“My phone has been ringing off the hook. My email in-box
is full. It seems that everyone wants to know if the
headlines about omega-3 fatty acids and prostate cancer
In case you have just got back from a vacation on
some deserted island with no newspapers and no
internet, let me bring you up to date. The headlines
are saying things like "Fish Oils May Increase Your
Risk of Prostate Cancer” and “Latest Study Links Fish
Oils to Prostate Cancer”.
Once again, it seems like just when you’ve figured out
which foods are good for you, someone tells you
they could actually kill you. It’s no wonder so many of
you have been asking me to cut through the hype and put
this latest study in perspective.
As usual, let me start with the study itself (Brasky et
al., Journal of the National Cancer Institute, doi:
10.1093/jnci/djt174). On the surface, it appears to be
a reasonably well designed study, and the conclusions
were dramatic. They reported that subjects with high
levels of omega-3 fatty acids in their blood were 43%
more likely to develop prostate cancer, 44% more likely
to develop low grade prostate cancer, and 71% more
likely to develop high grade prostate cancer compared
to those with low levels of omega-3 fatty acids in
Case closed, you might be tempted to say. However, once
you dig a little deeper, the study does have two
1) It used data from another study that was designed
for a totally different purpose. They went back and
analyzed blood samples from a previous study that was
actually designed to measure the association between
vitamin E and selenium intake and prostate cancer.
That’s a scientific no-no. Let me explain why.
If they had designed a study to investigate the
association between omega-3 fatty acids and prostate
cancer, they probably would have selected participants
with a wide range of omega-3 fatty acids in their blood
at the beginning of the study. The subjects in this
study actually had a very narrow range of omega-3 fatty
acids in their bloodstream.
They also would probably have done a diet analysis and
found out whether the subject’s omega-3 fatty acids
were coming from fish or fish oil supplements. They
might have even asked whether the omega-3 fatty acids
were from farm-raised fish or inexpensive fish oil
supplements known to be contaminated with PCBs. This
study collected none of these data.
2) This is a single study, and individual studies often
provide misleading results. For example, if you examine
their data closely, it looks like heavy drinkers and
smokers might have a decreased risk of prostate cancer.
I think that’s unlikely, but weird associations like
that often pop up in individual studies.
That’s why expert scientists aren’t swayed by
individual studies. We prefer to look at the “big
picture” that emerges when you combine the results of
many studies. For example, a meta-analysis of 24
studies with 461,402 subjects (Symanski et al, American
Journal of Clinical Nutrition, 92: 1223-1233, 2010)
found no association between fish consumption and
prostate cancer risk.
Individual studies ranged from a 61% decrease in risk
to a 77% increase in risk, but the overall effect was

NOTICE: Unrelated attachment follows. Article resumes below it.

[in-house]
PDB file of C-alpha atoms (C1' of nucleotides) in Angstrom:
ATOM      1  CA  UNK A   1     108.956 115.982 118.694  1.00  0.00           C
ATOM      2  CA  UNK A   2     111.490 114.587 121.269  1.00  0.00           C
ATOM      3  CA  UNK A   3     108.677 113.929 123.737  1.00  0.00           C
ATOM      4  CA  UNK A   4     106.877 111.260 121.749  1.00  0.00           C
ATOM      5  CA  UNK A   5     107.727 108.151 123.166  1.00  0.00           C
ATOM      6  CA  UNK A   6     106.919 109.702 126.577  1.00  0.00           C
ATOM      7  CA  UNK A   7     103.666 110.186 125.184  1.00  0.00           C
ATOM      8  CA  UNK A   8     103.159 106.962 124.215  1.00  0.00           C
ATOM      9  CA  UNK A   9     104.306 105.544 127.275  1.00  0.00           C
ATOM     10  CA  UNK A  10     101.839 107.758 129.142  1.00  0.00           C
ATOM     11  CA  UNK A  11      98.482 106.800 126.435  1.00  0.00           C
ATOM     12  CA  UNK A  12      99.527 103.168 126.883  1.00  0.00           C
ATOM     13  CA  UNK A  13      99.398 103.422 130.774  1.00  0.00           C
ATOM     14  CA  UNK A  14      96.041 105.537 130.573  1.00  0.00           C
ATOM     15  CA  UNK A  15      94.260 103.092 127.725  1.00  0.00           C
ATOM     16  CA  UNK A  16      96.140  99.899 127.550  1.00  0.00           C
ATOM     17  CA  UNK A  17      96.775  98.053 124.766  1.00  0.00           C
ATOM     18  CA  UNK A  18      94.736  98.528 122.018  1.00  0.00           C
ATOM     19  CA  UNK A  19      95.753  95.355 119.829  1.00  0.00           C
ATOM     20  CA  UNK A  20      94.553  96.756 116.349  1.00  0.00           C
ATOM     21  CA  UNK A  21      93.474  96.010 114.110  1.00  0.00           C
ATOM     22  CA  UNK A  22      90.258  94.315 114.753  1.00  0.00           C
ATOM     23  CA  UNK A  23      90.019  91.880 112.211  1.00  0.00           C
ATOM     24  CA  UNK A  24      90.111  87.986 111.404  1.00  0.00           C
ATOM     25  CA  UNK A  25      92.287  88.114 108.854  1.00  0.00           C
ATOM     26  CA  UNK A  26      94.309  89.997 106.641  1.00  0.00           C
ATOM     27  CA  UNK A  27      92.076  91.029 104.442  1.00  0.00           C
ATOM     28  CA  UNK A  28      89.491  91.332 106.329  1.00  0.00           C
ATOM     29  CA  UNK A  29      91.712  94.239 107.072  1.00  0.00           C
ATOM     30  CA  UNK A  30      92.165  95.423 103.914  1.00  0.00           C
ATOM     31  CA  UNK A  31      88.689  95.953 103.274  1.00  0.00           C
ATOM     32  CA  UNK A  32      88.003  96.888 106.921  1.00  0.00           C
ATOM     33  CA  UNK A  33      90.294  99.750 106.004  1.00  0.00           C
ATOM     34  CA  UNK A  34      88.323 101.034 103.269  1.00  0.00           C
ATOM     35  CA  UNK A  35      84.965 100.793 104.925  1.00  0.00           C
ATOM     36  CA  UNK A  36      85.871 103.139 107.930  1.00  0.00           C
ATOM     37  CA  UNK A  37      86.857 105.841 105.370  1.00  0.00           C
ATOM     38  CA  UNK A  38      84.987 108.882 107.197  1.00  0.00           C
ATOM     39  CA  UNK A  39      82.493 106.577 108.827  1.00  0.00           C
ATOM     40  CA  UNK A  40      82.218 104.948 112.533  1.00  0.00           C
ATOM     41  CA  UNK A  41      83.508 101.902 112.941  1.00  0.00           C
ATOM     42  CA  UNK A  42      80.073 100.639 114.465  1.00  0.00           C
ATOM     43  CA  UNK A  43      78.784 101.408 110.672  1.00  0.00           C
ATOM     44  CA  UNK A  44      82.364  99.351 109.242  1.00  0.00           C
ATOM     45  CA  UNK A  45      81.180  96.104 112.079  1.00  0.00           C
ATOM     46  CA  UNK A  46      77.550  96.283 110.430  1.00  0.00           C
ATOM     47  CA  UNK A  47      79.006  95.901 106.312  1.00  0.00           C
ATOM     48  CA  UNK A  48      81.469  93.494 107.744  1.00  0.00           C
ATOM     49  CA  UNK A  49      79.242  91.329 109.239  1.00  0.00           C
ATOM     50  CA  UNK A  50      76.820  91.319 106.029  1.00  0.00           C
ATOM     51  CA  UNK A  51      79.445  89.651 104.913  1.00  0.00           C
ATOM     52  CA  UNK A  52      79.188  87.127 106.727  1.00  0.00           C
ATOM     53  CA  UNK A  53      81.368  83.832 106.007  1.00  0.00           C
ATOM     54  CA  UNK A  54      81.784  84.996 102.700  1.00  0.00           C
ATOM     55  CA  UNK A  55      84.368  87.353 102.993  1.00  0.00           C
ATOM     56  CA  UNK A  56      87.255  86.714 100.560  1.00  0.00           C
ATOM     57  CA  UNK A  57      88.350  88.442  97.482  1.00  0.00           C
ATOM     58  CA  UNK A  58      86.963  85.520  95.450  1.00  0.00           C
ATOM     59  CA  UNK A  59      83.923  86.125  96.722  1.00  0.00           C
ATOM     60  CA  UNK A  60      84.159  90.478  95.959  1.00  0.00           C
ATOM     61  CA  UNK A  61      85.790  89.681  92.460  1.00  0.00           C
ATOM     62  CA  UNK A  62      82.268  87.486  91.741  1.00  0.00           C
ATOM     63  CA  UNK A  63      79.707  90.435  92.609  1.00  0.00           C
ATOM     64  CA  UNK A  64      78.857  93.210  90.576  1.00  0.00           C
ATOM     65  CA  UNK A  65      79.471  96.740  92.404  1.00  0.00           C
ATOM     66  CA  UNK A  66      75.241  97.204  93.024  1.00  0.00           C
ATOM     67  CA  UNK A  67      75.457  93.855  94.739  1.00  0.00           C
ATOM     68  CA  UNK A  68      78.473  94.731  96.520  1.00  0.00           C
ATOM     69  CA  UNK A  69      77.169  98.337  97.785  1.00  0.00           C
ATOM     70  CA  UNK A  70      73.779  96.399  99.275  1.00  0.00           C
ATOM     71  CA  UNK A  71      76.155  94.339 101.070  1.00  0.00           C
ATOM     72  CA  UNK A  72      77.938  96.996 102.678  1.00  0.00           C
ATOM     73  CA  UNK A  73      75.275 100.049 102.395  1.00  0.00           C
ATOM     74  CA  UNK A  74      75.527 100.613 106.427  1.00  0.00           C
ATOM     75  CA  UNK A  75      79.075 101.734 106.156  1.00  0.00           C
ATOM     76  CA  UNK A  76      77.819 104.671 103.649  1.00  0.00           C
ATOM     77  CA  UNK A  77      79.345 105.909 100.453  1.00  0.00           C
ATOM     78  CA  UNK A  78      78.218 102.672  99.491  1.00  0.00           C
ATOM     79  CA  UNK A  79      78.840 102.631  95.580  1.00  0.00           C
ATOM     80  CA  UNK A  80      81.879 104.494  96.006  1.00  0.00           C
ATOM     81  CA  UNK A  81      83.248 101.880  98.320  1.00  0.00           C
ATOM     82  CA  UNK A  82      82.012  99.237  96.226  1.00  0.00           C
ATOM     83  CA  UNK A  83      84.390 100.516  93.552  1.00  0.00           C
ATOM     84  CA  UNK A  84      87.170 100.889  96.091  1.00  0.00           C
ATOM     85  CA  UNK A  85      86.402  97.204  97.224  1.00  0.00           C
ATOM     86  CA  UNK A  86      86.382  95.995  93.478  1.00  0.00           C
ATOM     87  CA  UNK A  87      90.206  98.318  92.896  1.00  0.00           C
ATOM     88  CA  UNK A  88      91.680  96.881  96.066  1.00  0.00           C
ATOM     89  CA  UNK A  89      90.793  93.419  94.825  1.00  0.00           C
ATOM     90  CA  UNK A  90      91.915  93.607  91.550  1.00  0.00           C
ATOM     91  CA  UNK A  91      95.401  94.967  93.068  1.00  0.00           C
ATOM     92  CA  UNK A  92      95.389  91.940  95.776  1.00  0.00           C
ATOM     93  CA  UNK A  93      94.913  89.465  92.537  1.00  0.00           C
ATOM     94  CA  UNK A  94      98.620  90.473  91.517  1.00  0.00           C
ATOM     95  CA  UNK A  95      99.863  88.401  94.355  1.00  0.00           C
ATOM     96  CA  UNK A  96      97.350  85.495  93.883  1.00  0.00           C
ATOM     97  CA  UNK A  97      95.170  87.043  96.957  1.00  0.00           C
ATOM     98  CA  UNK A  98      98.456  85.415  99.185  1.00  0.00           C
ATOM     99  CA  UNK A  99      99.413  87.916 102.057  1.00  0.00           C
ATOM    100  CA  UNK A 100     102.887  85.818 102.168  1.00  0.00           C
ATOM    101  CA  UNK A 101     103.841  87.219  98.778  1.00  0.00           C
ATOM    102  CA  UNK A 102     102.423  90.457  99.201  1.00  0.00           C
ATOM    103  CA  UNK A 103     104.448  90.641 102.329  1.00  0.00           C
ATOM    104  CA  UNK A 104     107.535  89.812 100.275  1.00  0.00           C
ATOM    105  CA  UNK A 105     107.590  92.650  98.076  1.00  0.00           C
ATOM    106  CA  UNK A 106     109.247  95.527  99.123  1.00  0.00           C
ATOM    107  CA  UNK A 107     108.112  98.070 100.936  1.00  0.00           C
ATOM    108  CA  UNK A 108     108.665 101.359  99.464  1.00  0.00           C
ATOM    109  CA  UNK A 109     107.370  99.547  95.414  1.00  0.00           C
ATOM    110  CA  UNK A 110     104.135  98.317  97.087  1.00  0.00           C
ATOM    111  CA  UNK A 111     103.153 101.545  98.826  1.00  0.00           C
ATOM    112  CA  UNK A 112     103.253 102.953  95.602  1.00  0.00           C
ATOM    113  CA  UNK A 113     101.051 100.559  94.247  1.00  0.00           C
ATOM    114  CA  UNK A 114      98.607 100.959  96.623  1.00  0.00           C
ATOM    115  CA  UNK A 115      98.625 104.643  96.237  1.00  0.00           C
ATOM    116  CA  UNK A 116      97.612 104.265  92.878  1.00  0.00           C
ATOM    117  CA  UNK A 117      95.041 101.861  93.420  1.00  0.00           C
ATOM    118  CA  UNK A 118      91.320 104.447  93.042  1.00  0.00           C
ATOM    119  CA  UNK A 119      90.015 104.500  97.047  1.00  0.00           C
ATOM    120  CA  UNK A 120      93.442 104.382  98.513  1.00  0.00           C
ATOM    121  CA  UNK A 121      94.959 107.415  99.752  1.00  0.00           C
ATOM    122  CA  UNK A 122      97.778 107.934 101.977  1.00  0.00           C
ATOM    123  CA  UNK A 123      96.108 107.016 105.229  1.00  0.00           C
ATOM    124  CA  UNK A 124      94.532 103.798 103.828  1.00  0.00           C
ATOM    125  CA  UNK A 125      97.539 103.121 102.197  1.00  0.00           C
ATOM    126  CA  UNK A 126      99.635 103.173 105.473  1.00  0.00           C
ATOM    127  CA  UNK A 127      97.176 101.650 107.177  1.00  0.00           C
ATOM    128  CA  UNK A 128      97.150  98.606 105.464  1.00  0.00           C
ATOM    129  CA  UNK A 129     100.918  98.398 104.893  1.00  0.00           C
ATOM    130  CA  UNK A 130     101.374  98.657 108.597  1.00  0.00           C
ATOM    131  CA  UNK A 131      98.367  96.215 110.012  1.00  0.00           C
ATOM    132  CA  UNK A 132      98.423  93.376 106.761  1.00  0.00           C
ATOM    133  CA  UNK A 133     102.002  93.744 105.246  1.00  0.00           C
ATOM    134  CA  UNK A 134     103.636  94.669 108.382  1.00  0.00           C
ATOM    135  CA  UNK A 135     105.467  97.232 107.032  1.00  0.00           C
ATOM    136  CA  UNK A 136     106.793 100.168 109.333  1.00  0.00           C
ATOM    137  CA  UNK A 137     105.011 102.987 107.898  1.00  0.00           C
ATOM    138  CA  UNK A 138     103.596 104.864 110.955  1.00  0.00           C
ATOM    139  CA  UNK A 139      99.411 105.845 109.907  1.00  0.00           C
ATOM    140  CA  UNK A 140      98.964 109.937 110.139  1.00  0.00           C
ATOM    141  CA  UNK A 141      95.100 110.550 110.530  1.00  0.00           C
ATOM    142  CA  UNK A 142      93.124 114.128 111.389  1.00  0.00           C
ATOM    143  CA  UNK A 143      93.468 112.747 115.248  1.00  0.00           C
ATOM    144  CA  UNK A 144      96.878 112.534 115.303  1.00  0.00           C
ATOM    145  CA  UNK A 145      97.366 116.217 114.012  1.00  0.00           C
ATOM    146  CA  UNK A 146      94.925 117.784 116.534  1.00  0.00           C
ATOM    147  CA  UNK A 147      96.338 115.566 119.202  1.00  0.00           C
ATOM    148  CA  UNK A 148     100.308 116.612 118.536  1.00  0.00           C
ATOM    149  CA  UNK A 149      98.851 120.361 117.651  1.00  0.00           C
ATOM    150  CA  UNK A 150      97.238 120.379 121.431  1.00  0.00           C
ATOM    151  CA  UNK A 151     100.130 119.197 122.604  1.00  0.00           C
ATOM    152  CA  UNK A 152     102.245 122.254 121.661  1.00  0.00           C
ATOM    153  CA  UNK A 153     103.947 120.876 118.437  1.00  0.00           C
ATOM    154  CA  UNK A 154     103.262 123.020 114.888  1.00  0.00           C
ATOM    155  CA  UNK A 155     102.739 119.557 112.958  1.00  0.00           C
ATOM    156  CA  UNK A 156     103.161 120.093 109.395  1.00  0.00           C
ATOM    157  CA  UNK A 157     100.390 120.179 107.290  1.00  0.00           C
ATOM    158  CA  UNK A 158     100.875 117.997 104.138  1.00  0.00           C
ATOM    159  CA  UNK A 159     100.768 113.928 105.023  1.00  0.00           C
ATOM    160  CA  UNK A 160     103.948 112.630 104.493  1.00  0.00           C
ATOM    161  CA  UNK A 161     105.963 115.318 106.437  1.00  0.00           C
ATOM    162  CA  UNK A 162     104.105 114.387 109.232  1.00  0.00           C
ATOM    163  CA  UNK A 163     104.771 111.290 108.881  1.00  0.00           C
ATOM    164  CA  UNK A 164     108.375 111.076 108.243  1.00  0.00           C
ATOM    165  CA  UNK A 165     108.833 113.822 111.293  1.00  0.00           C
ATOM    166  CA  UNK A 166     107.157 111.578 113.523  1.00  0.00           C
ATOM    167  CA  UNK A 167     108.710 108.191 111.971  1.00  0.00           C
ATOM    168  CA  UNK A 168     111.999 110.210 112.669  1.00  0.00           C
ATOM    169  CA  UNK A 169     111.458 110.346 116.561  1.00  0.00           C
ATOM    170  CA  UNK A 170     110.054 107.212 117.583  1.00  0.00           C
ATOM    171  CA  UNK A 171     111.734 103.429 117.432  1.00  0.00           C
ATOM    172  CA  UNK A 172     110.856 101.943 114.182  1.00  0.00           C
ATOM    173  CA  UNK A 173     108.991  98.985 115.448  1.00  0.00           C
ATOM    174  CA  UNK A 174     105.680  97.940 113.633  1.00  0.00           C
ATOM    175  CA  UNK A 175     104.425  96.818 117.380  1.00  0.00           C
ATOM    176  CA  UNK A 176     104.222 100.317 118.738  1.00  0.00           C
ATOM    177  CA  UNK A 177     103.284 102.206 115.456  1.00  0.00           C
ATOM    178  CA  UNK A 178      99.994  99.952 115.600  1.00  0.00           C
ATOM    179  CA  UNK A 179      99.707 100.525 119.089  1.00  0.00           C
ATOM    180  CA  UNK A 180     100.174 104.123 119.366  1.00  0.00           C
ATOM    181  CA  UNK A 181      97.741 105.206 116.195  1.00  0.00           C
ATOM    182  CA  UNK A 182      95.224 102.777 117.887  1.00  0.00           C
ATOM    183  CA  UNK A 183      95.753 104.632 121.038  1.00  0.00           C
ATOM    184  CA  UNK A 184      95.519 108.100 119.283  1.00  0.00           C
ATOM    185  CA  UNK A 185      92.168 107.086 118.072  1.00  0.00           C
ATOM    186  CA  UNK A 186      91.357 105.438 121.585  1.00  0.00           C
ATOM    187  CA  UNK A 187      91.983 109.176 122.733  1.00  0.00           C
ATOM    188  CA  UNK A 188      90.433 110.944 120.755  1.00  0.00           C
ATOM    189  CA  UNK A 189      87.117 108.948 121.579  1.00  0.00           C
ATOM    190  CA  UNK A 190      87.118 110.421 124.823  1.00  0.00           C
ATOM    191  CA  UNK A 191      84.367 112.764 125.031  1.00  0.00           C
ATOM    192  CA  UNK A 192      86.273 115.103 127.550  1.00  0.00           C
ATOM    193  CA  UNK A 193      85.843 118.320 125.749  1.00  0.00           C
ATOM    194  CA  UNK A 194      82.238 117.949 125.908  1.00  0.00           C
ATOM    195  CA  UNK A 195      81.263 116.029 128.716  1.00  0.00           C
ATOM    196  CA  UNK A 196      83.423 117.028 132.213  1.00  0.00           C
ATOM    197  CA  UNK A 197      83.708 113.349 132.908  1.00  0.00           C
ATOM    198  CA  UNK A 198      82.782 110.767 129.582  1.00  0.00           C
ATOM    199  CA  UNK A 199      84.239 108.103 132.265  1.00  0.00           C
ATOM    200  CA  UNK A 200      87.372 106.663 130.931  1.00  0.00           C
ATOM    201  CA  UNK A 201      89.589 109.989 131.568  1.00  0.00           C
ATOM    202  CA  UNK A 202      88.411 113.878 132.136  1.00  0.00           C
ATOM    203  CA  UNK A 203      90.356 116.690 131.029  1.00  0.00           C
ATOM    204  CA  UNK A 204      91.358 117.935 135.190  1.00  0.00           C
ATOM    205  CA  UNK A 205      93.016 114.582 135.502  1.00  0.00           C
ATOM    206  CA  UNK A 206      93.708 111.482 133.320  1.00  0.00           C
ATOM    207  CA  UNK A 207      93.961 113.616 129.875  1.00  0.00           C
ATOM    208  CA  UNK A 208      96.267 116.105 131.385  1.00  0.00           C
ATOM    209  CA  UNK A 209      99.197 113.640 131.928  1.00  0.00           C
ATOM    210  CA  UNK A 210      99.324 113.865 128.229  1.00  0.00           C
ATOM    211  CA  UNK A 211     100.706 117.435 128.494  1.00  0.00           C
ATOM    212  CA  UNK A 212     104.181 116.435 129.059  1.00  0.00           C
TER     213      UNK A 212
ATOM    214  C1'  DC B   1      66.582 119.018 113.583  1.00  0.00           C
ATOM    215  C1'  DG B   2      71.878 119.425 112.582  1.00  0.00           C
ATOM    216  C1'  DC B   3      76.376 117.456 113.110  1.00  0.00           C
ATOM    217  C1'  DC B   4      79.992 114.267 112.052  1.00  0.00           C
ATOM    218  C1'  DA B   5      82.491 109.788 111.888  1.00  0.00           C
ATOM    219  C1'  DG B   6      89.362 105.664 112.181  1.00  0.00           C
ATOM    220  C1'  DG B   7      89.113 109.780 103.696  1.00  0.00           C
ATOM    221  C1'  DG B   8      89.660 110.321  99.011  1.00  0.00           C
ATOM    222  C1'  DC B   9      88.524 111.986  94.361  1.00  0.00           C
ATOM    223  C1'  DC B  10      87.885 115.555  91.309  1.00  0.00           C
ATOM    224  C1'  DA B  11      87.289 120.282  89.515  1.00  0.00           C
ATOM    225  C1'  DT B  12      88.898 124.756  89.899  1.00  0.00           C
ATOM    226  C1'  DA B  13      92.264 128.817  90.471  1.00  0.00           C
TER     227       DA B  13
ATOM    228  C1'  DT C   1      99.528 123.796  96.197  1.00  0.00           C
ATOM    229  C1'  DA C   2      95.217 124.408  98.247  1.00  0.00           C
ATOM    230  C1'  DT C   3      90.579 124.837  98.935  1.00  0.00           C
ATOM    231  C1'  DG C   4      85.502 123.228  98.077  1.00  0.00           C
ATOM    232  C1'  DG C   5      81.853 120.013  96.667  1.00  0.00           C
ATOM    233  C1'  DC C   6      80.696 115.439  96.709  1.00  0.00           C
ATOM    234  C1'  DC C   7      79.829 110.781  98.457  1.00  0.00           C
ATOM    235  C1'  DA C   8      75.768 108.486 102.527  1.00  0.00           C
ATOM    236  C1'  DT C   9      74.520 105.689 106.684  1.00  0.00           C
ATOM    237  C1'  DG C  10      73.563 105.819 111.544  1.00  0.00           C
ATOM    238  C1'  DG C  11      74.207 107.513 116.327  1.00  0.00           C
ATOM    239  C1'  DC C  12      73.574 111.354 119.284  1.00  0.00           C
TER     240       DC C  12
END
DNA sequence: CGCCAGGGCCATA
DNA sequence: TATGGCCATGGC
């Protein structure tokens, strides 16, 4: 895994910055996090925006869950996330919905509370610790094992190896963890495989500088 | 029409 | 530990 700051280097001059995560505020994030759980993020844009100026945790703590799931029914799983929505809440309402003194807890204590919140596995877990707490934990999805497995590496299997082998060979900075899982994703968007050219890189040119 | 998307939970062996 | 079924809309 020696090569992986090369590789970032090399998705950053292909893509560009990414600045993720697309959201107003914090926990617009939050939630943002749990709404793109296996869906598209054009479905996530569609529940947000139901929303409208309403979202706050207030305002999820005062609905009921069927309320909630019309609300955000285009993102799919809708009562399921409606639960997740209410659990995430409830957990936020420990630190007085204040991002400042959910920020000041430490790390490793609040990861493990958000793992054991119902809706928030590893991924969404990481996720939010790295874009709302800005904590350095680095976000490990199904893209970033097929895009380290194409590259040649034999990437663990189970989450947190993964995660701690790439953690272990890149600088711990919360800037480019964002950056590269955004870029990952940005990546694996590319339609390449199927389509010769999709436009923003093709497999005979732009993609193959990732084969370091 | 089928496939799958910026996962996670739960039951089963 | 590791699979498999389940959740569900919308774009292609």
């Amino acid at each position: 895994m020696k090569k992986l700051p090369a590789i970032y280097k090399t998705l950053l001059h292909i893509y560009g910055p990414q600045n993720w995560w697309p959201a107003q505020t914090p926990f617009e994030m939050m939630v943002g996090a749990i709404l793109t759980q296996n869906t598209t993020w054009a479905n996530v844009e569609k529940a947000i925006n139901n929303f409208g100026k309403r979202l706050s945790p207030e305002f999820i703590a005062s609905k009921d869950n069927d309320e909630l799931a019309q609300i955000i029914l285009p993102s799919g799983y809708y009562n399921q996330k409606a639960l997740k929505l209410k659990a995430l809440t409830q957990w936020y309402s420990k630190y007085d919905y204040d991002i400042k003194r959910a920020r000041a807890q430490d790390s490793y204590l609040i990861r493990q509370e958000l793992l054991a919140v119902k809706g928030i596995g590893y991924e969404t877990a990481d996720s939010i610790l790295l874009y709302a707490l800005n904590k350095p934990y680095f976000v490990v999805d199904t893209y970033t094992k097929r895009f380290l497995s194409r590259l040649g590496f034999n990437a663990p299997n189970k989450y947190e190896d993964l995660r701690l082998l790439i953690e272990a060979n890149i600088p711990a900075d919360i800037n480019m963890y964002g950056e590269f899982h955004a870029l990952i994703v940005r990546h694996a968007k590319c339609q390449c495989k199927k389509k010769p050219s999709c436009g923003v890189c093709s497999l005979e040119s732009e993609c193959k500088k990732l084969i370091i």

zero! Even more importantly, fish consumption decreased
prostate cancer deaths by 63%.
So what is the bottom line for you?
1) Don’t panic. Don’t change what you are doing based
on the latest sensational headlines. This study has
been way overblown. We have come to expect sensational
headlines and hype from journalists and bloggers
because that’s how they get people to read what they
However, I find the comment from the senior author that,
‘We’ve shown once again that use of nutritional
supplements may be harmful’, to be very irresponsible,
especially since they have no data showing that anyone
in their study actually used fish oil supplements.
2) The authors make a big deal out of the fact that
this study replicates the results they obtained in a
previous study (Brasky et al, British American Journal
of Epidemiology, 173: 1429-1439, 2011). However, they
neglect to mention that 4 previous studies showed
decreased risk, and the totality of all published
studies shows no effect of fish or fish oil on prostate
cancer risk (Symanski et al, American Journal of
Clinical Nutrition, 92: 1223-1233, 2010).
3) The benefits of assuring optimal omega-3 fatty acid
intake clearly overshadow the risks. Omega-3 fatty
acids have been shown to lower triglycerides and blood
pressure, reduce inflammation and depression, and may
even help prevent dementia.
4) This study does raise a caution flag, but I would
not recommend reducing your omega-3 fatty acid intake
on the basis of these data alone – especially since
most published studies show no increased risk of
prostate cancer. There are much better designed studies
underway that should clearly show an increase in
prostate cancer risk if it is a real effect. I will
monitor those studies closely and keep you abreast of
any new developments.
To Your Health!
Dr. Stephen G. Chaney"
(Professor of Biochemistry & Medical Biophysics & Nutrition at the University of North Carolina at Chapel Hill Medical School.
Dr. Stephen Chaney has published 97 papers and 12 reviews in peer-reviewed scientific journals on nutrition for a leading biochemistry textbook.
Dr. Chaney also runs Chaney Lab at UNC, a top Cancer research lab.)